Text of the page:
What better time to allow your teens into the kitchen to train and teach them a thing or two that they can take with them to college, or when they leave home, than over the holidays! Maybe your teens already know how to cook, but if they don’t, invite them to start with using up leftovers!  They will be out of school with nothing to do but be bored and fight with their siblings, so why not give them a fun assignment?

For example, after Turkey Day, let them come up with three ideas of how to use the leftover turkey in other dishes.  Tell them you want them to come up with the ideas, make a list of what they need, and go with you to purchase and prepare (or they can go alone, if they drive!)  The weekend after Thanksgiving, let them give you that much needed break from the kitchen, and prepare a couple of meals for the family!  They can look up turkey wraps or sandwich ideas, or they can put together a turkey bowl, or even make a turkey salad!

Between Thanksgiving and Christmas, offer them chances to make other dishes that you might need.  Maybe you’re going to need an appetizer, a dessert, and a side dish, for gatherings you’re going to attend or host.  Or perhaps the family will need some fun breakfast items on Christmas morning while opening gifts!  Tell them now to start looking for say…recipes with no more than 5-6 ingredients…to keep it simple.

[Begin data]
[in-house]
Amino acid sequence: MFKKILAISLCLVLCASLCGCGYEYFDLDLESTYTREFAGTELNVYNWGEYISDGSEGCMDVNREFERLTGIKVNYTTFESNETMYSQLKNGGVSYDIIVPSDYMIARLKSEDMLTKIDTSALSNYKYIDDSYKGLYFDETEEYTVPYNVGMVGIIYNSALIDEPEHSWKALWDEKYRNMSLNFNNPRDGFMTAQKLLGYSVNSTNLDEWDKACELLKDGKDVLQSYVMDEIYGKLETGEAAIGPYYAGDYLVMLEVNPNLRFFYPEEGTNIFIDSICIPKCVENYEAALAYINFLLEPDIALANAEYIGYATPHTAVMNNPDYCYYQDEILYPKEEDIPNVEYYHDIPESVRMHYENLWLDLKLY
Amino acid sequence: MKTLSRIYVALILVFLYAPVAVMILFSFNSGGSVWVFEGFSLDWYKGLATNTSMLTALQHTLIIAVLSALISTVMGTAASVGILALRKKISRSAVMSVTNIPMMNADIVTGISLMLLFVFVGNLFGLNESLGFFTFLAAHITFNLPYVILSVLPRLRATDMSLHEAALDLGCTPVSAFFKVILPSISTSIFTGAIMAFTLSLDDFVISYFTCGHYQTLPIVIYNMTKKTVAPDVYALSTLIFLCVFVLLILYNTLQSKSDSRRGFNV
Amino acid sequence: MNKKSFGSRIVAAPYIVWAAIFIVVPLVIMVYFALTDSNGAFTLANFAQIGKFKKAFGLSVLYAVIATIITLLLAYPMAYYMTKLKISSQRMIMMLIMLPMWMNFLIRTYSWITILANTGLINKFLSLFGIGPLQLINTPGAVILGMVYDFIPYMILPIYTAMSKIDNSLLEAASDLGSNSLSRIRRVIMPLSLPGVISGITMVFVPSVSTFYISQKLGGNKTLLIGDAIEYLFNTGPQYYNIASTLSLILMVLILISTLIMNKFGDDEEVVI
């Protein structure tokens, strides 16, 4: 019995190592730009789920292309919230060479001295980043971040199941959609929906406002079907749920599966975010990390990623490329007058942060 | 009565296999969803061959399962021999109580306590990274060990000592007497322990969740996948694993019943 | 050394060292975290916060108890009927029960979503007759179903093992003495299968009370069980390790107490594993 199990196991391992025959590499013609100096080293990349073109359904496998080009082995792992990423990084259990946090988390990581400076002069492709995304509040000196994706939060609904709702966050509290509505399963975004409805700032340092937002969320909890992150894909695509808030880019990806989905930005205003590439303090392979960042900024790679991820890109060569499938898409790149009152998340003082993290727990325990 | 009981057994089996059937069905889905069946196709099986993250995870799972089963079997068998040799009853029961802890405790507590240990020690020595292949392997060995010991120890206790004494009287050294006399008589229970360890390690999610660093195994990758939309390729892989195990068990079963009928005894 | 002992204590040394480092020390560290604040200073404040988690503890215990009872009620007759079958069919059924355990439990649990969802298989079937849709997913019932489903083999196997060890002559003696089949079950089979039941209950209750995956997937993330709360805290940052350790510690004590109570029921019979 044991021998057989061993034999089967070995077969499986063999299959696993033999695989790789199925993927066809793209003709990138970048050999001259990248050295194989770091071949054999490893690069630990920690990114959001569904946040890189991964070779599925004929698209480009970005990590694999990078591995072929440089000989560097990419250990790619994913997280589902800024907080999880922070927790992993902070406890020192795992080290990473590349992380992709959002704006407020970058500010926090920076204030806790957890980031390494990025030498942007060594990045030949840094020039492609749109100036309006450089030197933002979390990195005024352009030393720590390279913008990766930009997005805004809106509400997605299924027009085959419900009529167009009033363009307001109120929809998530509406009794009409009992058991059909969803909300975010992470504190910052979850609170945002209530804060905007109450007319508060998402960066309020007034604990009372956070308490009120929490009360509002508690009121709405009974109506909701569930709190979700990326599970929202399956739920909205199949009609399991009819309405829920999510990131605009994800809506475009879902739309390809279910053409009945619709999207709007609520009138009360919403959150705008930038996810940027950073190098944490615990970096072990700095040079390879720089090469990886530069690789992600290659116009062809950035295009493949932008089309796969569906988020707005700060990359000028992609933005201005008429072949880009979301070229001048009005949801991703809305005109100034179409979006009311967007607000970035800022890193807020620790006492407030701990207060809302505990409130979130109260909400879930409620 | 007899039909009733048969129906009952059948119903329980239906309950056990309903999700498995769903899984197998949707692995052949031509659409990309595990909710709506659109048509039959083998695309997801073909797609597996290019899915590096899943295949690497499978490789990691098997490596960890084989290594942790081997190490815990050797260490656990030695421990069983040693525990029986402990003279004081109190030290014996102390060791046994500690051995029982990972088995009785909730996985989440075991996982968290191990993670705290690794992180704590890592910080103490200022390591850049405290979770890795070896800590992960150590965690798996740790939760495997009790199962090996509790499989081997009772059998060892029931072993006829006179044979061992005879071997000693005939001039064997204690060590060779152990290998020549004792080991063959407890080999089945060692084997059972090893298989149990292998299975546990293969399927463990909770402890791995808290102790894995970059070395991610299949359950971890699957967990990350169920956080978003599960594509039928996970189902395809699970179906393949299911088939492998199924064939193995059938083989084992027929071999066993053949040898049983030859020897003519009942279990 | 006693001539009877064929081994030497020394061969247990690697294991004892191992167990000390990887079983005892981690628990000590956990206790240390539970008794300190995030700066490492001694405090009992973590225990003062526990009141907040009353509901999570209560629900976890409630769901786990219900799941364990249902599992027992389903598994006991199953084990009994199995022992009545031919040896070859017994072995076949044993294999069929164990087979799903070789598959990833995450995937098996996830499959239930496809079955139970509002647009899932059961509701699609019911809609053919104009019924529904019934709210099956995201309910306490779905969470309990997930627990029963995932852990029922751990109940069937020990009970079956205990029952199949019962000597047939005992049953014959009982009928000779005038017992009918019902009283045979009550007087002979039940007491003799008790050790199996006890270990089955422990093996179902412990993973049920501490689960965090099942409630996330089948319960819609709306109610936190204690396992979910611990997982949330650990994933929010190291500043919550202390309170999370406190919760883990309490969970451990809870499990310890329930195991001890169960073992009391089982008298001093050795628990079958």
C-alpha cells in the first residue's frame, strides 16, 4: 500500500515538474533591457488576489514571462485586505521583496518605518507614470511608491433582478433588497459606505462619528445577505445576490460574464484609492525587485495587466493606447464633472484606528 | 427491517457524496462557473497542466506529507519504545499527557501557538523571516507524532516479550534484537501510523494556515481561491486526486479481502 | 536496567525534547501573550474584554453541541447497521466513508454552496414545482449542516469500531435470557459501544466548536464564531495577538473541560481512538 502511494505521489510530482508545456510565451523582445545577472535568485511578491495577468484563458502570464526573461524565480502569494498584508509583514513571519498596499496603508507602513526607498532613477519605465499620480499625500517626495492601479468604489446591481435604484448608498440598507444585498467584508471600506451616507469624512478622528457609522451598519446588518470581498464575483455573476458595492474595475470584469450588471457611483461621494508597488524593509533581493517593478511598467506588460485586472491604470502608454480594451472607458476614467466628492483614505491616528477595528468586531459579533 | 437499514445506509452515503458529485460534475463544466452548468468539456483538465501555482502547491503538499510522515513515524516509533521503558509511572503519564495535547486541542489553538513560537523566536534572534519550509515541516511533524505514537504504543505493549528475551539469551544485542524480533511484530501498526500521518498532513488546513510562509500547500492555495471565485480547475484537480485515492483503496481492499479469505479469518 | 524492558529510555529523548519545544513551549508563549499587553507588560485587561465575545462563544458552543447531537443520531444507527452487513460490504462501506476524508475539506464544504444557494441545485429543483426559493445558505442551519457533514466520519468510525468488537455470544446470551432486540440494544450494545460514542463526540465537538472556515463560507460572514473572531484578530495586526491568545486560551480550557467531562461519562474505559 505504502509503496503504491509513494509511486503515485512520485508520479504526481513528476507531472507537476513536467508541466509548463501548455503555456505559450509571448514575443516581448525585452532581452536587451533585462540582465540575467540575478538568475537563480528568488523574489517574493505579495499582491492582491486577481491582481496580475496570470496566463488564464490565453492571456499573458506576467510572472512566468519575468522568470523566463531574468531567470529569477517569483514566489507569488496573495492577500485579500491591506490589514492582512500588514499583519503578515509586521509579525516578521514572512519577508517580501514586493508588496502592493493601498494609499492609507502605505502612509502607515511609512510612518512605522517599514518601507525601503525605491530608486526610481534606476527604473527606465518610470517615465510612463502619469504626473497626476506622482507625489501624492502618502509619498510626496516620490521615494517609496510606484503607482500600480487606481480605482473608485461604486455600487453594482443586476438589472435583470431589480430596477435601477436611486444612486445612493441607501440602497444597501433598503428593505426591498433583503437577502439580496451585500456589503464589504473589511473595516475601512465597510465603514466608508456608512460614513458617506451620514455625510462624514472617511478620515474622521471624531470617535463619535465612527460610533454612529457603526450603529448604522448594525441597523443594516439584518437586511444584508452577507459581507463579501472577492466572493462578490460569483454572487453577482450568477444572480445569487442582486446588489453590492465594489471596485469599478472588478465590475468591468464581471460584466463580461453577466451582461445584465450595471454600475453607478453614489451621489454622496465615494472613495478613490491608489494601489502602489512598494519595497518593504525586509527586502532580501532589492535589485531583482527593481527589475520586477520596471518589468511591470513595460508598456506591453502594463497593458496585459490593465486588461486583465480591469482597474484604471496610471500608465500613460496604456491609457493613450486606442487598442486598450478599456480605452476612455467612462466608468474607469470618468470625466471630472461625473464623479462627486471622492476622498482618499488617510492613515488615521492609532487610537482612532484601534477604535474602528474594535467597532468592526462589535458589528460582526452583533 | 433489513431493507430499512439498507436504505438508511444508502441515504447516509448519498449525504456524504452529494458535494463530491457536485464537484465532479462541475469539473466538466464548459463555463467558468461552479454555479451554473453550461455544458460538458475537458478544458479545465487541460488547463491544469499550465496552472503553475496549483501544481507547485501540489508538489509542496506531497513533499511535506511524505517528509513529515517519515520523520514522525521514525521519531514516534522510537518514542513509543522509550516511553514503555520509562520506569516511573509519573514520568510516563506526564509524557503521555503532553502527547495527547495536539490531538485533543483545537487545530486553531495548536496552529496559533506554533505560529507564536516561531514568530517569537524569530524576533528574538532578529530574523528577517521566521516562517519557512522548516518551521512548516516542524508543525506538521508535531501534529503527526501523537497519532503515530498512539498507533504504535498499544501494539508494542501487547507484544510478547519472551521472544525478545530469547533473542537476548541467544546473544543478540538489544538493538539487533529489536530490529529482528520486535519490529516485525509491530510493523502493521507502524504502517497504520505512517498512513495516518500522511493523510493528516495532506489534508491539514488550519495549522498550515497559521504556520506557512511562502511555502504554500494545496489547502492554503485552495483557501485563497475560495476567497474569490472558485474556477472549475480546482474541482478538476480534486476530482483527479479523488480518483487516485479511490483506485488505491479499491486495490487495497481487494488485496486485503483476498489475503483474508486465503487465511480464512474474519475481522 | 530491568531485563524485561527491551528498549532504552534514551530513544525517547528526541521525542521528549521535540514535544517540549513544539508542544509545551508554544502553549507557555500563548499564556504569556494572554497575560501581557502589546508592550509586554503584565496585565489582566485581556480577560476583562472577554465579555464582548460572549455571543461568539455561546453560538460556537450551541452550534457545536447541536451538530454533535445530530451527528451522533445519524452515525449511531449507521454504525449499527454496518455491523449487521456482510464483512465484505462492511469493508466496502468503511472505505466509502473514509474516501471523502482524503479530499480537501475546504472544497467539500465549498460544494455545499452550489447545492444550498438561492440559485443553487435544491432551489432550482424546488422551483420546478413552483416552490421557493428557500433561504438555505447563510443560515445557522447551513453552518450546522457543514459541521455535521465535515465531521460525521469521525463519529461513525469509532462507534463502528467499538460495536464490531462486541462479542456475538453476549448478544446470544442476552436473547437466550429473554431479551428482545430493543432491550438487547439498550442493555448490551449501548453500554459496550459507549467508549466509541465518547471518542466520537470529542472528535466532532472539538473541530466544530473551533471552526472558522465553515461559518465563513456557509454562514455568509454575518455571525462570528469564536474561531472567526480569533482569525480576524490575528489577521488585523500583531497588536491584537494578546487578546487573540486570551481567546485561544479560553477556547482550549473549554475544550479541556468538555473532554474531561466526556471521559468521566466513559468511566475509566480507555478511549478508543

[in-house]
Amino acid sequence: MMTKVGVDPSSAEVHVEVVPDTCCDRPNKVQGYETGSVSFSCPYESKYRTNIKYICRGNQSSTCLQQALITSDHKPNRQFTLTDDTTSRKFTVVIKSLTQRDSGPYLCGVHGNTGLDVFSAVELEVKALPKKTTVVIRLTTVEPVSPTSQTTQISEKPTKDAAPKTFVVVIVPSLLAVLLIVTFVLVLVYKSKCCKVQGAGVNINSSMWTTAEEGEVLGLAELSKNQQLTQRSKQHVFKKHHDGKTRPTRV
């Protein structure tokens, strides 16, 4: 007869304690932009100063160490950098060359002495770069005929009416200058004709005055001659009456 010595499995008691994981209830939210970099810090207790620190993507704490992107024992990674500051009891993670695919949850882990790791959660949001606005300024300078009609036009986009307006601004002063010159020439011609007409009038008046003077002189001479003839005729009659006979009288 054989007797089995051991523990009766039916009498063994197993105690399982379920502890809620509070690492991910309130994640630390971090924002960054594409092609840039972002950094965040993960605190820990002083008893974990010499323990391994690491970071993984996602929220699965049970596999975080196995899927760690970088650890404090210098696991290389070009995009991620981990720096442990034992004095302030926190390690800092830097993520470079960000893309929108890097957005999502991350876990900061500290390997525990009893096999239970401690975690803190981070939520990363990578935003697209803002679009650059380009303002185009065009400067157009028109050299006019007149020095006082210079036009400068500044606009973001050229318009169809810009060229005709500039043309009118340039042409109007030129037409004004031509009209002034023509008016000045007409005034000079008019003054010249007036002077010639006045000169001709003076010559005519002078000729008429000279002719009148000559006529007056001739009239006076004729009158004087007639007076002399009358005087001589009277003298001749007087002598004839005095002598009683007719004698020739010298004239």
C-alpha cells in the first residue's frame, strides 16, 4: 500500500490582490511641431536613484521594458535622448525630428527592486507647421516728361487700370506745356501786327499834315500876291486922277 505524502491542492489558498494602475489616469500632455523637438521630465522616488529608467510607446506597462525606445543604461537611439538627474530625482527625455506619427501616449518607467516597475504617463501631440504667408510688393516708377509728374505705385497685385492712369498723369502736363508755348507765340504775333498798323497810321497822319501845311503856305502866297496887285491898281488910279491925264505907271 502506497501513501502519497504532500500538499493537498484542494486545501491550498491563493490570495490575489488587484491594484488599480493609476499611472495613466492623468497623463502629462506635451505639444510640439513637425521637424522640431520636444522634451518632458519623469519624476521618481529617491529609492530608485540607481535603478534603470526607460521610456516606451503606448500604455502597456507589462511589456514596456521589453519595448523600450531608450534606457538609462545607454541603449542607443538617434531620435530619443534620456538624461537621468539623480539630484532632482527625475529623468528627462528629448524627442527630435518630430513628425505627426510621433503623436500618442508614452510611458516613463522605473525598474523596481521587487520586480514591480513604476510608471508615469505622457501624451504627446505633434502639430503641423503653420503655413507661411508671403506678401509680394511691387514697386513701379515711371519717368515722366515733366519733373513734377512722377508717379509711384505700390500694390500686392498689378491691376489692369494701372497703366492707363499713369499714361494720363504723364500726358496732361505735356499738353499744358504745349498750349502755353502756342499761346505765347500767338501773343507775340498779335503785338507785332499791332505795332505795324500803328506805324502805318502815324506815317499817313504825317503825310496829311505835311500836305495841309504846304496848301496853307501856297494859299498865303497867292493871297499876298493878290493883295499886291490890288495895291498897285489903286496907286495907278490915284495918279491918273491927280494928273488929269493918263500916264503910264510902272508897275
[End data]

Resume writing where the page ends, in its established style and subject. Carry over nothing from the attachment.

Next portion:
After Christmas, you’re going to be tired again!  And those kids will still be home for another week giving you grief if they’re bored!  Let them peruse your pantry and fridge and see what all you have left from all the hoopla associated with the holidays.  Ask them to put together two different food trays for the family.  Ask them to include fruit, cheeses, nuts, meats, spreads or jams, etc. all arranged nicely and pretty on a cutting board, or a pretty tray.  They can look to Pinterest for ideas.

As your teens start to make and create, give them a notebook where they can write down their recipes and ideas, for future use.  This way they can have it when they become an adult, and it will be full of ideas for them to use on their own!  In fact, give them the notebook now and let them fill it up until 2020 begins!

Teens want to be given responsibilities and like it when we affirm them as they show us their skills and smarts.  They may not like the idea at first, but make it fun, make the notebook cute, and hand them some cash (limited) to get a few things to get started.  Here are a few guidelines to share with them, to  get them started:

  • Use up leftovers first

  • Present the idea (to mom) before you make it

  • Make it simple, yet tasty

  • Clean up afterwards

  • Record your work


Be sure to applaud their efforts and ooh and ah over their creations.  Who knows, you might have a teen chef on your hands that will help you out from now on!  Wouldn’t that be grand?

The Day After
by Marcy Lytle

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